Airbus an Boeing started off the year with high hopes for delivering 800 or more aircraft each this year. In January Boeing reported it expected to deliver 810-815 commercial aircraft during the year (including militarized variants of commercial jets). In February Airbus announced it expected to deliver ~800 commercial jets this year (including militarized variants of commercial jets), but at the same time emphasized that it depends on engine manufacturers meeting commitments.
Since then the supply chain has grown wobblier. Questions are growing louder as to whether the OEMs can reach their targets. The engine makers are under tremendous pressure. Earlier in the year, Airbus had a lot of “gliders” waiting for engines. This has eased but recently there were again rumbles on the A330neo program because of Rolls-Royce delays, and then there were problems in Hamburg getting the best-selling A321neo delivered. Boeing has sounded more confident even as it had its own “glider” issues.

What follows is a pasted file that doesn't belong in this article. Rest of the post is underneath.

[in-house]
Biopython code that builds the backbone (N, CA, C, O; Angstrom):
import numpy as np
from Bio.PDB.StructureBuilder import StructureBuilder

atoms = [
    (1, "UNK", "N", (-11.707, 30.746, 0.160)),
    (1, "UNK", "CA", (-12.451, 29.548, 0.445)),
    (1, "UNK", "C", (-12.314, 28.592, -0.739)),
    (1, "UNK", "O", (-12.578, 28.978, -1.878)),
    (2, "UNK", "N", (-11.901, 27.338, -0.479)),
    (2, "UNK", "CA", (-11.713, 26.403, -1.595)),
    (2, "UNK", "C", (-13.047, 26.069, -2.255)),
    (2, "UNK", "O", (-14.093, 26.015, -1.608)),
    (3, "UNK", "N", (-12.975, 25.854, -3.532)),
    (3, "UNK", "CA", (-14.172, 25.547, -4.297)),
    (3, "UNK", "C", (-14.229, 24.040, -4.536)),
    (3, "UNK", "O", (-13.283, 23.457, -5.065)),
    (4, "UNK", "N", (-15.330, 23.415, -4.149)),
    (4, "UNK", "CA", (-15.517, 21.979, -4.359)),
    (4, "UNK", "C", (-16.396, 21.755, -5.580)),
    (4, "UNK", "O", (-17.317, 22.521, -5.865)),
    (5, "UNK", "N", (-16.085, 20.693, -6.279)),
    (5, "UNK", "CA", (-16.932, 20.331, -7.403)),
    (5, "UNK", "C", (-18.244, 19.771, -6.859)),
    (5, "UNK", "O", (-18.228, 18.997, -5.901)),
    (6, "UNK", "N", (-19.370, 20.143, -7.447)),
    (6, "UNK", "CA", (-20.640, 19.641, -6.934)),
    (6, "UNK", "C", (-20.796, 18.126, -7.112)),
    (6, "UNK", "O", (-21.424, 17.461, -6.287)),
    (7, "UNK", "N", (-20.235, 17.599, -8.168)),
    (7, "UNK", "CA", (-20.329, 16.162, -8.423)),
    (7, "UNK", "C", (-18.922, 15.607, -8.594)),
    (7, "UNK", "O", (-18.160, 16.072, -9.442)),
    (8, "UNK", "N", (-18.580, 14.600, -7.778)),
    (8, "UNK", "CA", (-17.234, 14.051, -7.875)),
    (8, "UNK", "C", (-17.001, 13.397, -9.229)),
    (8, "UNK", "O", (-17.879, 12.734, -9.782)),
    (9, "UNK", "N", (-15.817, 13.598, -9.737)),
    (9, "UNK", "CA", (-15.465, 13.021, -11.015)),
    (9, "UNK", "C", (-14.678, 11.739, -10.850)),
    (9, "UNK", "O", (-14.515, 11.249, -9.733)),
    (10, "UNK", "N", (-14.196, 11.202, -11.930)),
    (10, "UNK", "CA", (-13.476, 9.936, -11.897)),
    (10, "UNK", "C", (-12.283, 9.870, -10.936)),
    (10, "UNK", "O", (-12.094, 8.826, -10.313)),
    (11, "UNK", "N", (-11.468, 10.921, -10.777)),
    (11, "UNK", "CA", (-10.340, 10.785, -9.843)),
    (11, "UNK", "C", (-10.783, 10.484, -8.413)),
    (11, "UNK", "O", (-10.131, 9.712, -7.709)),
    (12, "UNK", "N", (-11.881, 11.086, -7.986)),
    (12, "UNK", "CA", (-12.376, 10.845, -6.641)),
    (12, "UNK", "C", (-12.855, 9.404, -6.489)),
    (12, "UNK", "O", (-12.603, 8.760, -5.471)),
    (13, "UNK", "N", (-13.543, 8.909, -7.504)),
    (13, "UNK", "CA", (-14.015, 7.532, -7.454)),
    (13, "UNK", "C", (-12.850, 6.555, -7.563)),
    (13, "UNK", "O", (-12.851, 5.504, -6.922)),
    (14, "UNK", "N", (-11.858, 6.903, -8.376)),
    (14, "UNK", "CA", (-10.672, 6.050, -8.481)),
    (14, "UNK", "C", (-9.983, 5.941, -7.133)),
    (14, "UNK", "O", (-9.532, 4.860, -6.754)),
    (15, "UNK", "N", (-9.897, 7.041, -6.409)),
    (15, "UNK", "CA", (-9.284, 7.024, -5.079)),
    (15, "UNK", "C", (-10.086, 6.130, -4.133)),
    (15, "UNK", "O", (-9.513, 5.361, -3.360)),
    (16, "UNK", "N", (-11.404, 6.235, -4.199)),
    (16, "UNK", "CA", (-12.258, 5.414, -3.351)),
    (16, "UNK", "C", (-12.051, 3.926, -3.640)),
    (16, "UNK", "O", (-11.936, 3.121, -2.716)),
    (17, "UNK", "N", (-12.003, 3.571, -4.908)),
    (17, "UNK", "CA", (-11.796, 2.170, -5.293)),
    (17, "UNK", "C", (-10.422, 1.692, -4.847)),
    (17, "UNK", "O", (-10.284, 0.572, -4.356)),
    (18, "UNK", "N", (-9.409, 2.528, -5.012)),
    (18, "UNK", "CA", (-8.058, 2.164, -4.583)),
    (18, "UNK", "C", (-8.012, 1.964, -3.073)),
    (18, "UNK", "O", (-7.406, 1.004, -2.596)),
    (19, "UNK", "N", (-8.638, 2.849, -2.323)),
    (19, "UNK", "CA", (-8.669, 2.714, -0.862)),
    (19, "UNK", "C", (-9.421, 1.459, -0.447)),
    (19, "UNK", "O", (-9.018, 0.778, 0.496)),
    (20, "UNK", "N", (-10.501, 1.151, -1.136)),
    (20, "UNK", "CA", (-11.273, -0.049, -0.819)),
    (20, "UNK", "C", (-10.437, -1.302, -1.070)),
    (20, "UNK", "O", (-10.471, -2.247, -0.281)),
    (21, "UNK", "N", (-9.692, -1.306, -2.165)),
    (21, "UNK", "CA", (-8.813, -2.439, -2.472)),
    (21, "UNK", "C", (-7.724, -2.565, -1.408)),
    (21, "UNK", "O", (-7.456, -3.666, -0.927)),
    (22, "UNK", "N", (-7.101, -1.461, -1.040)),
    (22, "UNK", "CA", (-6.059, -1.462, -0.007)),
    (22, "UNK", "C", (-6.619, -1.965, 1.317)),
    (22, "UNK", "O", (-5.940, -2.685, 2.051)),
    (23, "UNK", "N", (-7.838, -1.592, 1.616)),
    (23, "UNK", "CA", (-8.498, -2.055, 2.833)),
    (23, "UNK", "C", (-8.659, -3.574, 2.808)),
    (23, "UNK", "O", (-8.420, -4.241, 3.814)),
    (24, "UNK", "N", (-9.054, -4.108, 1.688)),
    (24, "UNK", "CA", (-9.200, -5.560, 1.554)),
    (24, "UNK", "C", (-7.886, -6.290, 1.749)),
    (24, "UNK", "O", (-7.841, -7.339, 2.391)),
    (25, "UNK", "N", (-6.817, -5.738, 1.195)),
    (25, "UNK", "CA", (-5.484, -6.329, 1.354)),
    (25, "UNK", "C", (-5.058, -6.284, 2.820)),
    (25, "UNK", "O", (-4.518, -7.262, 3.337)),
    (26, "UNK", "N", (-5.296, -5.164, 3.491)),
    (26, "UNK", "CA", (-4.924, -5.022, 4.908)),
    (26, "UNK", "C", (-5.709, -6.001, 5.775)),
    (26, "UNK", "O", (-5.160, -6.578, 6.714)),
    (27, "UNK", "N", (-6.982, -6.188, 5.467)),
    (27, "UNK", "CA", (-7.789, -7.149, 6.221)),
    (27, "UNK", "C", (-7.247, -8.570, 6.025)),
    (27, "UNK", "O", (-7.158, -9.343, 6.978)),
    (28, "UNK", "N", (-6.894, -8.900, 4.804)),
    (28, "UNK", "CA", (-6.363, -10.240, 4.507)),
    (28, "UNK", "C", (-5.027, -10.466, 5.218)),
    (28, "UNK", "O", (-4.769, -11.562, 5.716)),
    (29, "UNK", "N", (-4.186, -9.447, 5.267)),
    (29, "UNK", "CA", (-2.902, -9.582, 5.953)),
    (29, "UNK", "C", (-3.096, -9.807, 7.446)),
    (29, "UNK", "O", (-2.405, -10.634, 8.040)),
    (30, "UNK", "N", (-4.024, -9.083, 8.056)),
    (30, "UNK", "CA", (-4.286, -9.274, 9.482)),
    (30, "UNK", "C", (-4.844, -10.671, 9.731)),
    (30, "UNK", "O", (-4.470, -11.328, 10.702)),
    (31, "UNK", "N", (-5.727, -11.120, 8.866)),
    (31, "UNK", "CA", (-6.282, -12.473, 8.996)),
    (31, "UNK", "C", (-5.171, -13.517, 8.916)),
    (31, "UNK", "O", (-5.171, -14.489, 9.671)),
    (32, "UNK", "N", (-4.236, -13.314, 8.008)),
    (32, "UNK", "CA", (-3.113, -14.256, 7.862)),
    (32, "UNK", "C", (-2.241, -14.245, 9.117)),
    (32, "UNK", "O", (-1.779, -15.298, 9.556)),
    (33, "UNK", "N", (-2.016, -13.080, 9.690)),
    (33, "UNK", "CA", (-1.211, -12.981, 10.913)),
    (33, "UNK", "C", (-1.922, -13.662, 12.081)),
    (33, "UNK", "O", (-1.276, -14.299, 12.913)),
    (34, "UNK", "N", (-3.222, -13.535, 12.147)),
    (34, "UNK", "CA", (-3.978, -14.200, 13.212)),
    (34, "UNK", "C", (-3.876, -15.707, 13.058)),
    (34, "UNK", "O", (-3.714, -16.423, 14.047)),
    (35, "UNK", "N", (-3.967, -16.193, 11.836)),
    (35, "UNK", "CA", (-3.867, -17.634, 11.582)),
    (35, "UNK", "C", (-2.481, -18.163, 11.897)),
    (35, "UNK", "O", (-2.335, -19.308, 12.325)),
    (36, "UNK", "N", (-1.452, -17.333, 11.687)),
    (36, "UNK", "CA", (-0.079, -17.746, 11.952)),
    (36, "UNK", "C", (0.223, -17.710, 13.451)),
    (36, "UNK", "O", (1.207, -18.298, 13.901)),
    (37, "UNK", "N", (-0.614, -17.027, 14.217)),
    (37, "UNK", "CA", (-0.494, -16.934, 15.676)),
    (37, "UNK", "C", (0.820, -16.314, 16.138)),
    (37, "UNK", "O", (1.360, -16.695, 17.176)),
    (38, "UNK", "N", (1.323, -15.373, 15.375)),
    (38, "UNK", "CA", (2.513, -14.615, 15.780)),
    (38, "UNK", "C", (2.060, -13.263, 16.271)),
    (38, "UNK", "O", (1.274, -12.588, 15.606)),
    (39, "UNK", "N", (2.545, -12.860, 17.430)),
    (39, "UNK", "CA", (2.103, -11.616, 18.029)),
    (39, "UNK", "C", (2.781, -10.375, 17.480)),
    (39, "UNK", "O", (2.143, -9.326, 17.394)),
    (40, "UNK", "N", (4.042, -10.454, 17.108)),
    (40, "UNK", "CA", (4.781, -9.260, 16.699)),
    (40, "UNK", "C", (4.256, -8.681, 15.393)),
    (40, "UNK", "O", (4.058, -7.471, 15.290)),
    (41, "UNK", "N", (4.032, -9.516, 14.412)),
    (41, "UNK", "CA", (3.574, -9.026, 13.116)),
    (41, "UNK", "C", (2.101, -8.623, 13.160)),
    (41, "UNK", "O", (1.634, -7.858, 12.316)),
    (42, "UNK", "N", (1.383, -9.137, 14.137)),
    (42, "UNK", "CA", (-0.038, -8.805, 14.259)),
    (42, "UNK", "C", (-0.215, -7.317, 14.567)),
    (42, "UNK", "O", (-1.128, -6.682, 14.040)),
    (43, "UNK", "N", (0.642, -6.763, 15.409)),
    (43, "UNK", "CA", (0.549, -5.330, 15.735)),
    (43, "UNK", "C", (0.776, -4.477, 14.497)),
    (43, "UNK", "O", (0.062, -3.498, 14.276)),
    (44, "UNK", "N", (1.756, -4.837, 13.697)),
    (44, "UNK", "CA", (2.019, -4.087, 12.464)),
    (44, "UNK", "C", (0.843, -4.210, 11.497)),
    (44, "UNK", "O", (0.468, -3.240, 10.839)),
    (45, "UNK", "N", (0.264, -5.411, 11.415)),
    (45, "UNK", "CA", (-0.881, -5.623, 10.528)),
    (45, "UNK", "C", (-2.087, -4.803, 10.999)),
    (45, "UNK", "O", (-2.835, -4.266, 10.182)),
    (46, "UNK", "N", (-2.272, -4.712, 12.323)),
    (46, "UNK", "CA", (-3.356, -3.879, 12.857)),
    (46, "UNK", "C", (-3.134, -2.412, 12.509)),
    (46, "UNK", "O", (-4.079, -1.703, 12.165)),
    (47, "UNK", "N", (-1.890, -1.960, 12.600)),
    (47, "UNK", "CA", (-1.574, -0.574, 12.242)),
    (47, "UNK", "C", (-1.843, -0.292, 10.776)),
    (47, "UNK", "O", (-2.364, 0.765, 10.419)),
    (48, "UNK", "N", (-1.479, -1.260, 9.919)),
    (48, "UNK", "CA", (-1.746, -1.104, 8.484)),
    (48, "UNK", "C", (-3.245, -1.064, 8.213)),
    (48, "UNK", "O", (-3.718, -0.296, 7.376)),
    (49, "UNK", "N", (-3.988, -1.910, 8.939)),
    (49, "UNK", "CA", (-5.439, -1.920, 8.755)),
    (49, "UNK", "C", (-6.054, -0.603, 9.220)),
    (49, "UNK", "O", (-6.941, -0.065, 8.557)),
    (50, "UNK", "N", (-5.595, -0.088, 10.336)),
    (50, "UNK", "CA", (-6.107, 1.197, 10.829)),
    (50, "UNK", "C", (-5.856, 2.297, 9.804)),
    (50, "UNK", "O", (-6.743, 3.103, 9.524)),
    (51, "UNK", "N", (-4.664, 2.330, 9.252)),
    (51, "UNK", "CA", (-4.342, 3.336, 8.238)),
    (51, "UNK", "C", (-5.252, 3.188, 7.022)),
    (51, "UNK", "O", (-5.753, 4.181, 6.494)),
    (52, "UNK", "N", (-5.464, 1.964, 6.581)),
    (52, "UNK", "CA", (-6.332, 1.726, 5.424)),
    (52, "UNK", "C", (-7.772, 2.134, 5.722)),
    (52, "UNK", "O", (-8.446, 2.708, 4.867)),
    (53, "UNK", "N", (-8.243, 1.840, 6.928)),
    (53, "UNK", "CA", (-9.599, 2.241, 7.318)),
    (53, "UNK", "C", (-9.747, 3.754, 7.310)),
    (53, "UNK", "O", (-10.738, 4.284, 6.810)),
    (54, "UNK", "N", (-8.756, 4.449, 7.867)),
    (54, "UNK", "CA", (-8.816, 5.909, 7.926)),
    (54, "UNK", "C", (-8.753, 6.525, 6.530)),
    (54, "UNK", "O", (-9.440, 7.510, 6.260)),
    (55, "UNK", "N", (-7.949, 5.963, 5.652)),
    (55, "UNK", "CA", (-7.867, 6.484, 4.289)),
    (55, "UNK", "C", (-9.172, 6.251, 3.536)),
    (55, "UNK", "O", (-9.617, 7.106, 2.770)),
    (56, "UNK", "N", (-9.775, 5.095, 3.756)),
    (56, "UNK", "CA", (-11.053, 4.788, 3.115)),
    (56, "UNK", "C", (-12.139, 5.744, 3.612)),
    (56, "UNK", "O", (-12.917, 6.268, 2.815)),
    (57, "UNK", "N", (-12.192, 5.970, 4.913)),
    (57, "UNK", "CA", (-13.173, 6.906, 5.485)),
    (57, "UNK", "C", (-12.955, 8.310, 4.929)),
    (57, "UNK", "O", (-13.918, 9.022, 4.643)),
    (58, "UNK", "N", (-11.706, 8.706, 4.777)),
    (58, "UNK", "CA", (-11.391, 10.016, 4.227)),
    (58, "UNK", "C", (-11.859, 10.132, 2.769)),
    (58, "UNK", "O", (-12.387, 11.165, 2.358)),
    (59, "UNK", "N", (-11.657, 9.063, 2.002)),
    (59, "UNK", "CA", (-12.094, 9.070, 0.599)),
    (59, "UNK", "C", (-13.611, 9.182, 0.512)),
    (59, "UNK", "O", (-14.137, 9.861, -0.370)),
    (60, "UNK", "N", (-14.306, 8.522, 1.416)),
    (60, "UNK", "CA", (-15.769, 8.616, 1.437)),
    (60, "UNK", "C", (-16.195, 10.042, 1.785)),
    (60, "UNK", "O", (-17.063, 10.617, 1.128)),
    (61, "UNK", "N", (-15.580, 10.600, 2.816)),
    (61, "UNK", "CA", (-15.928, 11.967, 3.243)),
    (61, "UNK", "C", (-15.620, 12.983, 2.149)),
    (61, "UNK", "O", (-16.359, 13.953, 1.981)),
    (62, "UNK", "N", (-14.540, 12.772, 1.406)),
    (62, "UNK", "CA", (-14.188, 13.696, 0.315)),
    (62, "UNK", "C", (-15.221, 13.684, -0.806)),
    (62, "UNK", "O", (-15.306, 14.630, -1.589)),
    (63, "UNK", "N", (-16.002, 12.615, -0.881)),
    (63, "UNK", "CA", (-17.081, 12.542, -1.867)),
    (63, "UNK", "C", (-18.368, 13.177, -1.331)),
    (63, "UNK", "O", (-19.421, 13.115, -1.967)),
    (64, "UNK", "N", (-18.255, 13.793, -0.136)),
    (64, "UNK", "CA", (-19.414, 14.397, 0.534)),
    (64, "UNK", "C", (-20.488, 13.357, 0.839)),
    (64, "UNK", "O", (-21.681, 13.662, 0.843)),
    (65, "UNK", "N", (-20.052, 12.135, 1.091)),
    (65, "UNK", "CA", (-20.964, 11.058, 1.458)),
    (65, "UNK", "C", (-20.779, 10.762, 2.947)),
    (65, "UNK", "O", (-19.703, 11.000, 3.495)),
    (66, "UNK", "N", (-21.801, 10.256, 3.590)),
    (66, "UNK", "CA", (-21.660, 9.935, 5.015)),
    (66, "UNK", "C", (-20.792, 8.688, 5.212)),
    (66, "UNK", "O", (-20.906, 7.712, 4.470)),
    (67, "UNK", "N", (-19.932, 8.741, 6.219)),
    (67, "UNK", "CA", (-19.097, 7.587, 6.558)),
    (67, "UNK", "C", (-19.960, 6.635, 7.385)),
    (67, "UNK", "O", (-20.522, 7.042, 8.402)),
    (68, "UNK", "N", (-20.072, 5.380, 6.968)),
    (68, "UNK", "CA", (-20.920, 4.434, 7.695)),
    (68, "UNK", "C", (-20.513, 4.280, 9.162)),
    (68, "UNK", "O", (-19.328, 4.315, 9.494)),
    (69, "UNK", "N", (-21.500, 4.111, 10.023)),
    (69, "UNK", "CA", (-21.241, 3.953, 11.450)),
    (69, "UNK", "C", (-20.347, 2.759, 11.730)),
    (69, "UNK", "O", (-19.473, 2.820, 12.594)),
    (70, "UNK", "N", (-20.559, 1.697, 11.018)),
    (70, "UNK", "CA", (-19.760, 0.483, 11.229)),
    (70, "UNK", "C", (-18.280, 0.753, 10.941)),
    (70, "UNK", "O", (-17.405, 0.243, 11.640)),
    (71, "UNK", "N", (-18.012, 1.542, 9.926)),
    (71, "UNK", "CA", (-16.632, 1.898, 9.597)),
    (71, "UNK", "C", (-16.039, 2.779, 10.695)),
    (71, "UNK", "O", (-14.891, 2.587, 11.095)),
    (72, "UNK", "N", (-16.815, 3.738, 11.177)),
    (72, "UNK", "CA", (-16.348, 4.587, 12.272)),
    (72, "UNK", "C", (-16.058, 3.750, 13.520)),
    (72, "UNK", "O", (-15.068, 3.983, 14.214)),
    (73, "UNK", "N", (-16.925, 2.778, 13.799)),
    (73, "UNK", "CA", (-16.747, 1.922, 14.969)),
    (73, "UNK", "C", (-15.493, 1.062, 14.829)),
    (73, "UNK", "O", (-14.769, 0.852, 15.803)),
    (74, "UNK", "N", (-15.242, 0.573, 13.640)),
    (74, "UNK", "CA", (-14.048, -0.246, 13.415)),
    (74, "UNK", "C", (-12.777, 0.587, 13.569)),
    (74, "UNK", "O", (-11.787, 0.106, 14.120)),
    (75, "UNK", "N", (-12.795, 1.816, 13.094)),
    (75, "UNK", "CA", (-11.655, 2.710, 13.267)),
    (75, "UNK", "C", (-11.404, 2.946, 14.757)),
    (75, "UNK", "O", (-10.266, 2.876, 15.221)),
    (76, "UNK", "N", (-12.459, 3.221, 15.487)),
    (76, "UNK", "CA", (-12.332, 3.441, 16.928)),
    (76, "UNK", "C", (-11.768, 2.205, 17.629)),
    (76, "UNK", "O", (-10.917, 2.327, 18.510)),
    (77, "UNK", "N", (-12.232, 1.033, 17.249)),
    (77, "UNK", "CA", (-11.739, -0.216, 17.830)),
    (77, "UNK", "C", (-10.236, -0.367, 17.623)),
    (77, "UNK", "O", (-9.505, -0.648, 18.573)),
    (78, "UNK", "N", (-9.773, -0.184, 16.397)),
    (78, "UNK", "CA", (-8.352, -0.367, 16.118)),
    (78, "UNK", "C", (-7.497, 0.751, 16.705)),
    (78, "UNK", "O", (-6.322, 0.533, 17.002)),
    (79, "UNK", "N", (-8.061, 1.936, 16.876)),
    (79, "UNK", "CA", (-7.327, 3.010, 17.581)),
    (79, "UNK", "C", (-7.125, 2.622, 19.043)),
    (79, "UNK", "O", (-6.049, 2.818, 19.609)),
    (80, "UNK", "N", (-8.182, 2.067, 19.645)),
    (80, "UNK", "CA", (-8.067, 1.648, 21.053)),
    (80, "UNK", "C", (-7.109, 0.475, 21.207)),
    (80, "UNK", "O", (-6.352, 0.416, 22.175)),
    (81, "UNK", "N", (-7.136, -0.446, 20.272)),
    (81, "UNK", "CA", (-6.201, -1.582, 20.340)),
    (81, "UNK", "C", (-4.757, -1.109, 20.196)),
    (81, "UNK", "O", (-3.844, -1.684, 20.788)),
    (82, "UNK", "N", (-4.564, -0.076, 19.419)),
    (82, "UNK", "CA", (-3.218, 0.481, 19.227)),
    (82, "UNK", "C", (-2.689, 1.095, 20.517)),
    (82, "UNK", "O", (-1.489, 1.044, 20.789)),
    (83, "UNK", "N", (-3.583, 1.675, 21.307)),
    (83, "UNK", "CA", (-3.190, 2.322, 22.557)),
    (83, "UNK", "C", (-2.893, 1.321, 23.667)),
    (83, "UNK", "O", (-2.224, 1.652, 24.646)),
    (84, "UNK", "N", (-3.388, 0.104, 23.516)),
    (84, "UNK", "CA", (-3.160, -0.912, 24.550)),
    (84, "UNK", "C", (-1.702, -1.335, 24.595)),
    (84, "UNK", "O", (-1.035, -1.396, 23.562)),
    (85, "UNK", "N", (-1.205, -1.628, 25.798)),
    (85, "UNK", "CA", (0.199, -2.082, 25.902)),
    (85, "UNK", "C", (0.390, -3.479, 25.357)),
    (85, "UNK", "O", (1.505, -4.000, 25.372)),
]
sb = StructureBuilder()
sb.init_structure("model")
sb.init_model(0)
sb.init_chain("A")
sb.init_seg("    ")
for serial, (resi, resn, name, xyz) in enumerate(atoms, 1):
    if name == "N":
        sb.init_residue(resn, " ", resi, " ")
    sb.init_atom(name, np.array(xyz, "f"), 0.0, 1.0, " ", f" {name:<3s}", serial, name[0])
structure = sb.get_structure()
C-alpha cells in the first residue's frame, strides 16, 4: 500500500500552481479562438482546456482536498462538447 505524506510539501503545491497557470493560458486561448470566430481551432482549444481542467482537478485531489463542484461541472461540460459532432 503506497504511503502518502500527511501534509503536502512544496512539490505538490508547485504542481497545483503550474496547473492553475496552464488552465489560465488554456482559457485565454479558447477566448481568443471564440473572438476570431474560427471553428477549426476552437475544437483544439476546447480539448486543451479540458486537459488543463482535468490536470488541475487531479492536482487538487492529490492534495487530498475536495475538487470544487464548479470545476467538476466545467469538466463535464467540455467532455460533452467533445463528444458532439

What did the delivery picture look at the end of the 3Q?
While Airbus does face more pressure than Boeing, both OEMs are under the gun to meet their targets. Fortunately for Airbus, it has four FALs for the single-aisle family. If they get the parts on time, they might squeak through like last year. Like Airbus, for Boeing, the big volume in deliveries are single-aisle. Boeing has one FAL doing this and that plant seems to deliver miraculous productivity.
Both firms will be announcing their latest monthly numbers within the next ten days. The pressure is on and building.